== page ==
Economists have long described the gains that nations (or individuals, for that matter) receive when they engage in trade with each other. When one nation exchanges its surplus production (in wheat, apples or CD-ROMs) with another nation for its surplus production (oranges, cotton or BMWs), both nations benefit. Economists point to this "mutually beneficial" characteristic of trade: if both nations weren't better off, the deal wouldn't get done!

David Ricardo, a famous economist from the early 1800s, stressed that nations should look for 'advantages' in what they can produce relative to other nations. Ricardo argued that when these 'advantages' were present for different products in different nations, then these nations should trade with each other rather than make all things at home. Ricardo called these advantages 'comparative advantages.'

But comparative advantage is not the only thing that influences trade. People (and nations) respond to political as well as economic incentives. Because the benefits of foreign trade are not equally spread among all people in a nation, there are winners and losers. The losers (think back to Professor Ingram's shrimp/banana example - in each nation, either the shrimp industry or the banana industry would suffer) often resort to political means to 'keep out' goods that they might produce and sell at home. This leads to trade barriers that keep out foreign goods. A more detailed explanation of trade barriers can be found here.


Currently, the United States and the European Union (EU) are engaged in a heated discussion (some call it a trade war) over barriers to the trade in bananas. Both nations (the EU isn't technically a nation, but in this case it acts as one) have been threatening to place trade sanctions on the other's goods if an agreement about the banana trade cannot be reached.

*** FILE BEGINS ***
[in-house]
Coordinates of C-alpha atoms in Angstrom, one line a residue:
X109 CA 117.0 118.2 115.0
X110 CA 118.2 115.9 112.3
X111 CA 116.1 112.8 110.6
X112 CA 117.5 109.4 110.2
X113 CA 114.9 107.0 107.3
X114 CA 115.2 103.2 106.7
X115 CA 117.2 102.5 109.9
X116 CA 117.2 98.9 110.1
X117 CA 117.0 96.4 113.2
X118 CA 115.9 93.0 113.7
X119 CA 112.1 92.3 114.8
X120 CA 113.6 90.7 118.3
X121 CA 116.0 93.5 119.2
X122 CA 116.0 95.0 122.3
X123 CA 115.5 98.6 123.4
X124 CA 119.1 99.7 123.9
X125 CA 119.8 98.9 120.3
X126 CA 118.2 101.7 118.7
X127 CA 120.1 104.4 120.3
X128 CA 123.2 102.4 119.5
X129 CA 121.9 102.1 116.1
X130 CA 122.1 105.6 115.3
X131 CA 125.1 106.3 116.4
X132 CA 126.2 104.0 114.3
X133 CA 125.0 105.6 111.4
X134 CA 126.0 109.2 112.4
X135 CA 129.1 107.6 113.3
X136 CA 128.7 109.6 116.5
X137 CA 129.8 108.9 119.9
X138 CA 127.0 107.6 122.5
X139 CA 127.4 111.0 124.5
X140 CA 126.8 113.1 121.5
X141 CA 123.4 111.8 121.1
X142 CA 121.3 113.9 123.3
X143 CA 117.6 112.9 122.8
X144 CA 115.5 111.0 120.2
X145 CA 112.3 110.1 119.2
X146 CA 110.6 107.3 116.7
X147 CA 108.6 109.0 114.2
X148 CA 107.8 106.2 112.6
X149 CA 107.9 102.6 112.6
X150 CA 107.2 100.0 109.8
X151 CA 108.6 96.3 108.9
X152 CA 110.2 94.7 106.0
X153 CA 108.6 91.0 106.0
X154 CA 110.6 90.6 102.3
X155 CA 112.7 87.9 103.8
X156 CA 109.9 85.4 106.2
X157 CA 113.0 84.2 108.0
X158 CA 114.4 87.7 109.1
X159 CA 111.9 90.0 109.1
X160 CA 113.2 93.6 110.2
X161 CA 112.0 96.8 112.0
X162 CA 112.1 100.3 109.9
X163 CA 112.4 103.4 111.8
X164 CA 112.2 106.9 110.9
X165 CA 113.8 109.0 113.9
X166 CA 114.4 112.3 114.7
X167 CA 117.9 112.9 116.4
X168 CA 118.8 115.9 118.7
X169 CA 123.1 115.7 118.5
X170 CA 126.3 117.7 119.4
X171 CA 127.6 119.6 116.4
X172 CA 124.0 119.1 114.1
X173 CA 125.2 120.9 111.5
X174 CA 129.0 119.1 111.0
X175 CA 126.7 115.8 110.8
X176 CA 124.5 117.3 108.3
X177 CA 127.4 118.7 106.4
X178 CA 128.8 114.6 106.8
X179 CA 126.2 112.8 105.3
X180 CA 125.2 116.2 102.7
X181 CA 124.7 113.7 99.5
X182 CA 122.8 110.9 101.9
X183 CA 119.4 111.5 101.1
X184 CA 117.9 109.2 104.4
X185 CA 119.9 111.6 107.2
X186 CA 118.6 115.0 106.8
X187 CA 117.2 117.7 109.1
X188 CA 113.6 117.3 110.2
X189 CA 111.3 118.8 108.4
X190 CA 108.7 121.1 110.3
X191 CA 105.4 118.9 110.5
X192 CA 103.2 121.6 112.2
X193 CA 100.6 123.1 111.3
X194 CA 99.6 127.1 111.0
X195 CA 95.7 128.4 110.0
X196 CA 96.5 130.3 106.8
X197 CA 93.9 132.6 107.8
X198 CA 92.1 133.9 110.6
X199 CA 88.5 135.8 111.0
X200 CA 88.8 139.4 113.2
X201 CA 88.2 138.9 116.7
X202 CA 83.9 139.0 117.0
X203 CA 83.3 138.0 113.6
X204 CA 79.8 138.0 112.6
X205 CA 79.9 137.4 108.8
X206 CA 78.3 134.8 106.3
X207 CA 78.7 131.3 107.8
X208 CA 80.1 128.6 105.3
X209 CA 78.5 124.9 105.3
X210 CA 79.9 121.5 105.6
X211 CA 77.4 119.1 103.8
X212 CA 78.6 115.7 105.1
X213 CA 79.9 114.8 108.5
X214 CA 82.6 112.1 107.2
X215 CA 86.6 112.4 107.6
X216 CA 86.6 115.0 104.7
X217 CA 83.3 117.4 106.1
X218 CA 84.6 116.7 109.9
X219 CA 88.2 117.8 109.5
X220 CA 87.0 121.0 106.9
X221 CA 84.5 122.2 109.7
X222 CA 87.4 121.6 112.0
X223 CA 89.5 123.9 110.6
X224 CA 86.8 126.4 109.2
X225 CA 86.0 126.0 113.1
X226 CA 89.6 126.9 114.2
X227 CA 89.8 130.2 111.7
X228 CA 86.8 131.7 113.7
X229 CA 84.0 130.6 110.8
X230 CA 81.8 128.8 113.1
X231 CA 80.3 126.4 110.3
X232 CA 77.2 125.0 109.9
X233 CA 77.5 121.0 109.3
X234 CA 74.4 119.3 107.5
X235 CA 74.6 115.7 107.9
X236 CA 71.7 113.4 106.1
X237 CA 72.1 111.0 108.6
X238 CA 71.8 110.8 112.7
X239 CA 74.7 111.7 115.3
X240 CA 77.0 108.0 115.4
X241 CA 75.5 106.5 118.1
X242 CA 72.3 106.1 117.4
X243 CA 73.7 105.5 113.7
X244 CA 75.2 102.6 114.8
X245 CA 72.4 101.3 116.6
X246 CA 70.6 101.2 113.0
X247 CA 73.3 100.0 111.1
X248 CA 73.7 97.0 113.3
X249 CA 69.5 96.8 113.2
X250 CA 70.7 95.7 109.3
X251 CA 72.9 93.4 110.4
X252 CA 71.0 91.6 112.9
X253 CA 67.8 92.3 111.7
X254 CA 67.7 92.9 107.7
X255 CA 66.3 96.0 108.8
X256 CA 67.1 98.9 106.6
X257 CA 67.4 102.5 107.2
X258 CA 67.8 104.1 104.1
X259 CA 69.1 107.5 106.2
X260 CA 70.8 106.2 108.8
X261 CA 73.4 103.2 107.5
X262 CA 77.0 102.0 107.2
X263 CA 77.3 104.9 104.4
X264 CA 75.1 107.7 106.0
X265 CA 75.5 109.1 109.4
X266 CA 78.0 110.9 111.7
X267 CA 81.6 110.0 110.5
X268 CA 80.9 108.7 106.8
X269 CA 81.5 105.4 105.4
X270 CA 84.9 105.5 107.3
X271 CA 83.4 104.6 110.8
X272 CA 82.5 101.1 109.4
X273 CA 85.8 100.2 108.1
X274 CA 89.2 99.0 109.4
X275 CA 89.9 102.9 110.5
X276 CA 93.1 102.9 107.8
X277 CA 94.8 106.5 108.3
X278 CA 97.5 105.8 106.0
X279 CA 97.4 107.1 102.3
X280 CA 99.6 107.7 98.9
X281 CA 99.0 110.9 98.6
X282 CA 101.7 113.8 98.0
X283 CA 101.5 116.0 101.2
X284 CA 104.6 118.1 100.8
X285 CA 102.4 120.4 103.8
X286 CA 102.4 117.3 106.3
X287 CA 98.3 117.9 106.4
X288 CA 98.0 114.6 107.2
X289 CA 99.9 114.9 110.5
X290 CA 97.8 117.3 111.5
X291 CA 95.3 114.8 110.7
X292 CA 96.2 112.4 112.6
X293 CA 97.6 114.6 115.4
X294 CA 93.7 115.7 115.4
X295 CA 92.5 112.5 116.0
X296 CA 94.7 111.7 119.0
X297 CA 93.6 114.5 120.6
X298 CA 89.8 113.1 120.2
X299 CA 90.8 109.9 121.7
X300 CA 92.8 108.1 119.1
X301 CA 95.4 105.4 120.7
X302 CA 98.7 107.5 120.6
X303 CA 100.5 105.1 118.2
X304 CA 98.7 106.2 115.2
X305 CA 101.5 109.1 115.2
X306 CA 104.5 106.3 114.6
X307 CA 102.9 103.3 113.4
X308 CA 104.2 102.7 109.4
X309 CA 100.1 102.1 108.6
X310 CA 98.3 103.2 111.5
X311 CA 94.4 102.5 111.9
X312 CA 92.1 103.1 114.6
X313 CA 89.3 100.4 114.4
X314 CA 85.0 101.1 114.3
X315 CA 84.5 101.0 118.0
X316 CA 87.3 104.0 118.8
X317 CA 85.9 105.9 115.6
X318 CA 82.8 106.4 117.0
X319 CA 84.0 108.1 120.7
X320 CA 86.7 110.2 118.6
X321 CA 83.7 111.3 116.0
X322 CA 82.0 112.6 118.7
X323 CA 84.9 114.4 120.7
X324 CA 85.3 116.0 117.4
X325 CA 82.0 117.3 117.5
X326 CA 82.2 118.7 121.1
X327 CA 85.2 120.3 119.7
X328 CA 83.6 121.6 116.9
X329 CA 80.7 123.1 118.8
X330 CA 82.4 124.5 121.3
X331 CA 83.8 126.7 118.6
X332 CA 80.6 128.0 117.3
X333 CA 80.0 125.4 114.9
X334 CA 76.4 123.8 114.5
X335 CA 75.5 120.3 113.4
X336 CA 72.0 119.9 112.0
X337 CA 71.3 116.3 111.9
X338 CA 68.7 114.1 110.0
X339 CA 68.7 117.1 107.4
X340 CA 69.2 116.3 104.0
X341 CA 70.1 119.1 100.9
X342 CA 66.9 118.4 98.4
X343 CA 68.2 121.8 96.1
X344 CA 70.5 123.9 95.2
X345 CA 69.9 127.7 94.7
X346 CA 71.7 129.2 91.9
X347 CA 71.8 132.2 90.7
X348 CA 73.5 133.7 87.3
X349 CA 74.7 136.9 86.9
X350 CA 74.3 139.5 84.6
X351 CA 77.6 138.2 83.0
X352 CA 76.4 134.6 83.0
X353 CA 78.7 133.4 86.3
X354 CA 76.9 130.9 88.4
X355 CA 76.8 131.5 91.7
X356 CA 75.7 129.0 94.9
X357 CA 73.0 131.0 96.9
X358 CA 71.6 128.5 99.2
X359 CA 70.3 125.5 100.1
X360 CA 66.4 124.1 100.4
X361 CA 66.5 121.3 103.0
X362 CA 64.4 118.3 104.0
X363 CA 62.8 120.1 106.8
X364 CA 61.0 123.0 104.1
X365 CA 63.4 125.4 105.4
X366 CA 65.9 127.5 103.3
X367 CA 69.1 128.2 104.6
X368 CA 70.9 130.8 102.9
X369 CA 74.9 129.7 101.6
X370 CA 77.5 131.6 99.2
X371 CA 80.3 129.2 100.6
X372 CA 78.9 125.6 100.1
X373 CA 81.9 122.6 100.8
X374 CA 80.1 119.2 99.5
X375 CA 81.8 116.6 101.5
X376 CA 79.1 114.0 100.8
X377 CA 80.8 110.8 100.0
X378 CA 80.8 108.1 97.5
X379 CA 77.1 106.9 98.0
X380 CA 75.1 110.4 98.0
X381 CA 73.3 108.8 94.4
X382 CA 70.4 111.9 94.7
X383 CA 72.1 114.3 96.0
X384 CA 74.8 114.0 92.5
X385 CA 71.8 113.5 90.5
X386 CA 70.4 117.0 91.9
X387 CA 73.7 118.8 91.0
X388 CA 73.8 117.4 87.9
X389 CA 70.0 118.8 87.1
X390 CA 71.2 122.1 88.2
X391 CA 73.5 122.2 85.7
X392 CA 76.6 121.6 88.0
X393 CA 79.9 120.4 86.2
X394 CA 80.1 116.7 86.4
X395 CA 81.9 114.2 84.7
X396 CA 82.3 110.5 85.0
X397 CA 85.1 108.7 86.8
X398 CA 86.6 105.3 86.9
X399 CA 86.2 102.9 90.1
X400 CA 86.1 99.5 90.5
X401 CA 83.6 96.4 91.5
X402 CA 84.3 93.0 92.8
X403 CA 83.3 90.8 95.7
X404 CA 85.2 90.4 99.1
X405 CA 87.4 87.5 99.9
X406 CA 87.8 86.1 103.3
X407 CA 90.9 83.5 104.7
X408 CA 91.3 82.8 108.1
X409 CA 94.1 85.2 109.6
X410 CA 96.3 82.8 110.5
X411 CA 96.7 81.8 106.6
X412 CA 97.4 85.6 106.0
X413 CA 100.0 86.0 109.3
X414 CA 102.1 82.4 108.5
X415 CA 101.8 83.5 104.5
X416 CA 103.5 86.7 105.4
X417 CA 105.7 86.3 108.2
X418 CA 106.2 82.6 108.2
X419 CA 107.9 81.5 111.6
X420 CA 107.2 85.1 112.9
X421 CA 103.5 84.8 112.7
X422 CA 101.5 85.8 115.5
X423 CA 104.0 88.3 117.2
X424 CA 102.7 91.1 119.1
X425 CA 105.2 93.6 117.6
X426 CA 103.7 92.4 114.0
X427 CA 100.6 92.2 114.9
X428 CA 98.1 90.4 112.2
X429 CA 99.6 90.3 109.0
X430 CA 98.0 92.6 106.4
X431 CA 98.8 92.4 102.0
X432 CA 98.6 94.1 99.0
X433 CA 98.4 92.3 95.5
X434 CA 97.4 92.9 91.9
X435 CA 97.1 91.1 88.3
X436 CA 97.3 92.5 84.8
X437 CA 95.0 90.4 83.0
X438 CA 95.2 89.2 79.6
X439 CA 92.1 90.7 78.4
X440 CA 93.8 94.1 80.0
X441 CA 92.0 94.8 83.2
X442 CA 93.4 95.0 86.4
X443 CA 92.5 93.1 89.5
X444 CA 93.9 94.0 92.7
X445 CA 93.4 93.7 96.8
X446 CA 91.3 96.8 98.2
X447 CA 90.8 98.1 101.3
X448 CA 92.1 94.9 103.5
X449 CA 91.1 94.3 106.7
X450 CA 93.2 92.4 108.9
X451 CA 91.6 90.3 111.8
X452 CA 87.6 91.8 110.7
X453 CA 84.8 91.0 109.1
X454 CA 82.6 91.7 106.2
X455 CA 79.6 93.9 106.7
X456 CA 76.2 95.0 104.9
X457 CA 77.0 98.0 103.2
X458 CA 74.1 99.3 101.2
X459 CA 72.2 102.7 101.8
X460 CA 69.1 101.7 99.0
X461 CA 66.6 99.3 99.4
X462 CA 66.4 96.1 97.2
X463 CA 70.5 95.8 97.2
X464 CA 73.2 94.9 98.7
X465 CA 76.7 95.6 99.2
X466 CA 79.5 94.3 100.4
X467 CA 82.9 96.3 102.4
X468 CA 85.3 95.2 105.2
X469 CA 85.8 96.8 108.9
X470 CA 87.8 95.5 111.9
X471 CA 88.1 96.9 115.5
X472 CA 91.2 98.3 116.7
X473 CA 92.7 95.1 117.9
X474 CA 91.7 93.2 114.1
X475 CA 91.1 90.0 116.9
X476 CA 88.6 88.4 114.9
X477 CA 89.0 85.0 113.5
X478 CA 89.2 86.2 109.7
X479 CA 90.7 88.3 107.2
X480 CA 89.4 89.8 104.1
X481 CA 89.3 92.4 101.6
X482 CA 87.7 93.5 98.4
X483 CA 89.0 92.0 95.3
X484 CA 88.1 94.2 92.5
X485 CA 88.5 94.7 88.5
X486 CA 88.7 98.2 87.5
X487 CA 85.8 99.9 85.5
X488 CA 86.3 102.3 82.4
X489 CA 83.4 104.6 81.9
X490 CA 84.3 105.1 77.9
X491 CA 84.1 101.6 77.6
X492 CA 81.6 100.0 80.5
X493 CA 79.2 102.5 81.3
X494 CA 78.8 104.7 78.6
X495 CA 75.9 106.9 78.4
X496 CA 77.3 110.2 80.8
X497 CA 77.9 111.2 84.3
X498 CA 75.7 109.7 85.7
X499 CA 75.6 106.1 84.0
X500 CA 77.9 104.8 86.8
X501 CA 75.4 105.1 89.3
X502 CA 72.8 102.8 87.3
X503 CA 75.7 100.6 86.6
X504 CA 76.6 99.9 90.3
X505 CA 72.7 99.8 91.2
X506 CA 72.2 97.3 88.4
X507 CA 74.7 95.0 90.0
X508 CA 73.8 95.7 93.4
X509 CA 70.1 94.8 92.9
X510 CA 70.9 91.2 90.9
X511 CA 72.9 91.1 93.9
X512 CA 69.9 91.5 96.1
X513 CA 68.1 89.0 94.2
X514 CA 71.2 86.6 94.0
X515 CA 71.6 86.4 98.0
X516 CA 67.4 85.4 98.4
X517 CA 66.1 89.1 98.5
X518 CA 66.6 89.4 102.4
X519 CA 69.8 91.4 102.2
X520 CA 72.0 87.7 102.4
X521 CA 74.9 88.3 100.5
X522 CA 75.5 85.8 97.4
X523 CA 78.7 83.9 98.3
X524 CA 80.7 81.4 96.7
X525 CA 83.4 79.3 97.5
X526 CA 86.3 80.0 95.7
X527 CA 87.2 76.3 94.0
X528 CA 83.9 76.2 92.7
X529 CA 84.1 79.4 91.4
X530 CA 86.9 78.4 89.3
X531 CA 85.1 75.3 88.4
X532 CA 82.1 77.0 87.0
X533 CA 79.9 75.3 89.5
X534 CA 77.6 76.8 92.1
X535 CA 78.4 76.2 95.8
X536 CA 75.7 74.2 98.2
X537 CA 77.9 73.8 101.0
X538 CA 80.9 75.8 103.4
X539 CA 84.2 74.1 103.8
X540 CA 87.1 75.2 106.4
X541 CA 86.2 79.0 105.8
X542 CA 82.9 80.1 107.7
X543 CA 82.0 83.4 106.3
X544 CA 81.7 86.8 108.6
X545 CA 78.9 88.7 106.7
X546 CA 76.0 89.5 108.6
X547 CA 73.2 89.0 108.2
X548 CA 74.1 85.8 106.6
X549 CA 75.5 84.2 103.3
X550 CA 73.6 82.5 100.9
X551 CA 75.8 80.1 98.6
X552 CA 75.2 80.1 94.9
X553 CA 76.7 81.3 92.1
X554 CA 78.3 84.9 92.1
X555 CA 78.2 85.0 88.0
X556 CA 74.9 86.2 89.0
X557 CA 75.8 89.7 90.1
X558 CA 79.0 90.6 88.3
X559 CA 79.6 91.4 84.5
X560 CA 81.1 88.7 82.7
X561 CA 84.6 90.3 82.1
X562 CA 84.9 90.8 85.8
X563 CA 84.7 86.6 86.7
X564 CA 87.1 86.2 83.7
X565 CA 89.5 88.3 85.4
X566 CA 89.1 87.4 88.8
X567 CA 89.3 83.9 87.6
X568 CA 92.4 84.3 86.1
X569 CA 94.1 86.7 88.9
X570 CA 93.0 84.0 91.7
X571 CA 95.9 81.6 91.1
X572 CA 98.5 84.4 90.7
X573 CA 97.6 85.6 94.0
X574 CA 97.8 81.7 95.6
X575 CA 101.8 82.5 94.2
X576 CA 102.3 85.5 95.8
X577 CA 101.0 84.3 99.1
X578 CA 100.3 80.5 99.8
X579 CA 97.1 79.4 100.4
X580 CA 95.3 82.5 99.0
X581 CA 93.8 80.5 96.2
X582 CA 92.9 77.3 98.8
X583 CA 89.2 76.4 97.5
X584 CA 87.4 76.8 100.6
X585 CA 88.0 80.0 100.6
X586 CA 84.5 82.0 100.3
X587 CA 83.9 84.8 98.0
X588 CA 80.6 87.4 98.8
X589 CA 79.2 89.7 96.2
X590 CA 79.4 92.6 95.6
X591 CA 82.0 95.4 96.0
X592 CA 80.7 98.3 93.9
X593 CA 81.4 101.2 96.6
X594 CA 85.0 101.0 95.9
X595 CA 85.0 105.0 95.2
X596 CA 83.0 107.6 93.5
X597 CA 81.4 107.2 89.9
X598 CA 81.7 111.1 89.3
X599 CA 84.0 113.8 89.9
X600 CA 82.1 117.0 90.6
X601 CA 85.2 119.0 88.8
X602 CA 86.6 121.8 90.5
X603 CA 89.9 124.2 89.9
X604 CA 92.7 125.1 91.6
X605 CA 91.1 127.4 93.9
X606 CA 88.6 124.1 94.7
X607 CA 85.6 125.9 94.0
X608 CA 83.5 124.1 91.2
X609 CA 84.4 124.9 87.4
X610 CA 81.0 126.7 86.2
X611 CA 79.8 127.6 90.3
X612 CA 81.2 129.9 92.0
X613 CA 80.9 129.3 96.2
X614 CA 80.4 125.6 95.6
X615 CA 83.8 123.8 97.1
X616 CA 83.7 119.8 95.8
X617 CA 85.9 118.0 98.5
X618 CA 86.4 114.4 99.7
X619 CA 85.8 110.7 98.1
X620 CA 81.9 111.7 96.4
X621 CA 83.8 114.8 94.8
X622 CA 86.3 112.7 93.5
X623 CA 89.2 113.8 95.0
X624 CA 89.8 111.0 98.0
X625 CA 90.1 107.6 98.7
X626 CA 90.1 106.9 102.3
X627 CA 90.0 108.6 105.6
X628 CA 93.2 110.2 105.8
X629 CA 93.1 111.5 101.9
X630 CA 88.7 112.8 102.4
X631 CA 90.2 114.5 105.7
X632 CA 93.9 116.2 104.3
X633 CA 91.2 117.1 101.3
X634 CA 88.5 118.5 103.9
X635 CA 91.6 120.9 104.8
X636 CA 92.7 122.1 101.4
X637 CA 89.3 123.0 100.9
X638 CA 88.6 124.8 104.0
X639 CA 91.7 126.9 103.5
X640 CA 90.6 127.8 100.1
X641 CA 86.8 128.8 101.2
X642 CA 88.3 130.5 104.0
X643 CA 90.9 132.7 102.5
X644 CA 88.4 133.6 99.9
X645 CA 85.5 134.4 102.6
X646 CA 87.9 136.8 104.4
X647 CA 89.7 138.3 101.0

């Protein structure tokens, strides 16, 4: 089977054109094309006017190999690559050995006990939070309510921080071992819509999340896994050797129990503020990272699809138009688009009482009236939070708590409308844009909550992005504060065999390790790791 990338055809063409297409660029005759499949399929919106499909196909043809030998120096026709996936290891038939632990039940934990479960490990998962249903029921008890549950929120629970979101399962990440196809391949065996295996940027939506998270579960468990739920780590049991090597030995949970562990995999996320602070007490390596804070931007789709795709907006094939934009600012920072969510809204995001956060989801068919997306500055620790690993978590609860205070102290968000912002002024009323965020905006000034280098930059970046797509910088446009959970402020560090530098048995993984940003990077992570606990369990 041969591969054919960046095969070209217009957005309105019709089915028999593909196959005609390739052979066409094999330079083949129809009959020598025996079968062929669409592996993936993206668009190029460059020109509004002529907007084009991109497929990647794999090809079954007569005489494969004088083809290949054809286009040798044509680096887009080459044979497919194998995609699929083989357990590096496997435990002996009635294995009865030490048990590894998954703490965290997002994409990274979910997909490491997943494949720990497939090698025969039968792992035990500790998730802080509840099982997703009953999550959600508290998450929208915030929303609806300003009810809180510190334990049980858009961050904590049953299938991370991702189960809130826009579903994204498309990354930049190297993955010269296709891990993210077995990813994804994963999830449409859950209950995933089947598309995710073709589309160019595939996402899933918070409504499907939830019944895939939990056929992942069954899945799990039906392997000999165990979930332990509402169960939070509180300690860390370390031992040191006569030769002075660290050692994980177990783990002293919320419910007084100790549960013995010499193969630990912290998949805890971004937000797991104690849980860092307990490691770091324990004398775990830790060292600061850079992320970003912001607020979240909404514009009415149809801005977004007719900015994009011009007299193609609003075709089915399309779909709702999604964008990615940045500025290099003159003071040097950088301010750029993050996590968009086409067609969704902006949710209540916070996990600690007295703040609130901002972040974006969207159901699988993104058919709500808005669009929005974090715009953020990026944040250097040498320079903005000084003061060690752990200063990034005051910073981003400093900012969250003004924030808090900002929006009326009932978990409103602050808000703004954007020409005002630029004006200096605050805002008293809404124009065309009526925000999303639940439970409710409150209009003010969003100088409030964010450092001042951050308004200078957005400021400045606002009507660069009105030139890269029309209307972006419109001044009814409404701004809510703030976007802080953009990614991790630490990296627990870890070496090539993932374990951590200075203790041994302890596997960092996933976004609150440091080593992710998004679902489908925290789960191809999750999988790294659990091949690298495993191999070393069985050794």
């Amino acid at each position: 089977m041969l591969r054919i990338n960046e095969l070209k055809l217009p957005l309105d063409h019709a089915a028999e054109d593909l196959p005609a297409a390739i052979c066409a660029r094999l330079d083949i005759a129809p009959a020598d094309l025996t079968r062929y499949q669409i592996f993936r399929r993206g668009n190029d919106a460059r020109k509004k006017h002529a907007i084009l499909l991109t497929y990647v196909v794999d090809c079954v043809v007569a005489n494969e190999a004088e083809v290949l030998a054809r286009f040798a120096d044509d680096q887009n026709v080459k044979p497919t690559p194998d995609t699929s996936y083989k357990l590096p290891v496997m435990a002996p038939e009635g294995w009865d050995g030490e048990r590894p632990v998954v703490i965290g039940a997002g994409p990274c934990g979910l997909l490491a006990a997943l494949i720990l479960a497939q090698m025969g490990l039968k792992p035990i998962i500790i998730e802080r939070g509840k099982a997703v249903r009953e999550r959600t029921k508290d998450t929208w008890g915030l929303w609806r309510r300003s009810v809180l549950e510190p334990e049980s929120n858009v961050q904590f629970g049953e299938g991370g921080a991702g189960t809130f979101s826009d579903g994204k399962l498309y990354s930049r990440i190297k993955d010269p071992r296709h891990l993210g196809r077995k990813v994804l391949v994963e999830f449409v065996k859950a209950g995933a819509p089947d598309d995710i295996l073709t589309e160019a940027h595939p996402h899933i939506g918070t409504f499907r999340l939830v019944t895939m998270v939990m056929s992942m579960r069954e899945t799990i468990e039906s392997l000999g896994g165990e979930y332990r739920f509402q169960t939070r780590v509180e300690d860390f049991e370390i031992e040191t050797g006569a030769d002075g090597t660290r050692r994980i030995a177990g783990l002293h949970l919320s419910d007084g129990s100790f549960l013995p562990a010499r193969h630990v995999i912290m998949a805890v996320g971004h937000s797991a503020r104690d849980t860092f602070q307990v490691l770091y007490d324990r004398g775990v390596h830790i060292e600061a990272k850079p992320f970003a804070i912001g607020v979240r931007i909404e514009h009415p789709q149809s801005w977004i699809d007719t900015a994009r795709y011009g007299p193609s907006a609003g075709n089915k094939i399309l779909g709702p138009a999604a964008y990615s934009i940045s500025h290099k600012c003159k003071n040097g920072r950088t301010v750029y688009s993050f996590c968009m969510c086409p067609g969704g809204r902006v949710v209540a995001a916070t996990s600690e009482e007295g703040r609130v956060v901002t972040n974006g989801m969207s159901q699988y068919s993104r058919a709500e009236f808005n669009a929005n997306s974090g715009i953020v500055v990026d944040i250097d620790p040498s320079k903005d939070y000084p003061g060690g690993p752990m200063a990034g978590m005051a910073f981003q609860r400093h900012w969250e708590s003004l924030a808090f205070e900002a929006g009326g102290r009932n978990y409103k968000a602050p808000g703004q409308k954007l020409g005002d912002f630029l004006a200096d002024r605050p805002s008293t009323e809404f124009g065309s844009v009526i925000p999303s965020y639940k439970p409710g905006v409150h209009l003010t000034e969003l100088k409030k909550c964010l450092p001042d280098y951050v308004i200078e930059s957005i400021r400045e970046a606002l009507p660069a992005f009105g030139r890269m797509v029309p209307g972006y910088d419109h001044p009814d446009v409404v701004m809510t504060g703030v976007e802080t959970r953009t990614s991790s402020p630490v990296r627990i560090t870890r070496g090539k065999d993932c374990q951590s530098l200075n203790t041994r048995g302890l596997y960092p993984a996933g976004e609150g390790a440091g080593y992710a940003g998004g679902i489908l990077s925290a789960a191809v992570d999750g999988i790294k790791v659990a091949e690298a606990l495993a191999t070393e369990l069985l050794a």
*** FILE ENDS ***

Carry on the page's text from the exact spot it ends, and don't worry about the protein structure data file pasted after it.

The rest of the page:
The US is angry at the EU for giving preferential treatment to banana growers from former colonies in the Caribbean, Africa and the Pacific. The EU feels the US is trying to 'throw its weight around' and determine EU trade policy. The 'Banana War' is on!


Your task is to become more informed about the 'Banana War,' to develop an understanding of the issues at stake, and to compose an e-mail letter the the World Trade Organization outlining what you think should be done about the trade dispute. Use the resources that follow to complete the assignments in the Process section of this Economic Minute.


Using information from the resource links above, write an action memorandum to the World Trade Organization's Director-General Renato Ruggiero. Your memo should address key issues in the trade war and then recommend a policy for resolving the dispute. What should be done? Use the following questions (in outline form) to help you develop your memo. After you have completed your memo, you might email it to the WTO.

  1. Which nations grow bananas? Which nations trade bananas with other nations in the world?
  • Describe the 'comparative advantage' these banana-producing nations have over the US or the UK.
  • Why aren't bananas grown in, say, Michigan or Minsk?
  1. Why are bananas such a popular fruit?
  • Are there health benefits associated with bananas?
  • What are some popular uses for bananas (other than eating them)?
  1. What are the key issues of the banana trade dispute?
  • What positions does the US and the EU hold?
  • Where does each nation get its bananas?
  • Why are these nations involved (when they don't produce any bananas)?
Nation Position in the 'Banana War' Source of Bananas







  1. What other products are involved in the trade dispute?
  • What products are each nation threatening to put tariffs on? How does a tariff work?
  • Why these products? What do they have to do with bananas?
  1. Of course, the EU and the USA can adopt any trade policy they wish, but not without costs.
  • What are the costs/benefits of placing trade barriers on EU or US goods as a result of the 'banana war'?
Nation Costs of Trade Barriers Benefits of Trade Barriers







  1. Finally, based on ALL that you have learned - about trade, gains to trade, trade barriers, and bananas - write a policy recommendation for action by the World Trade Organization. What should be done about this 'banana war?' Use specific information you found in this WebQuest to support your recommendation.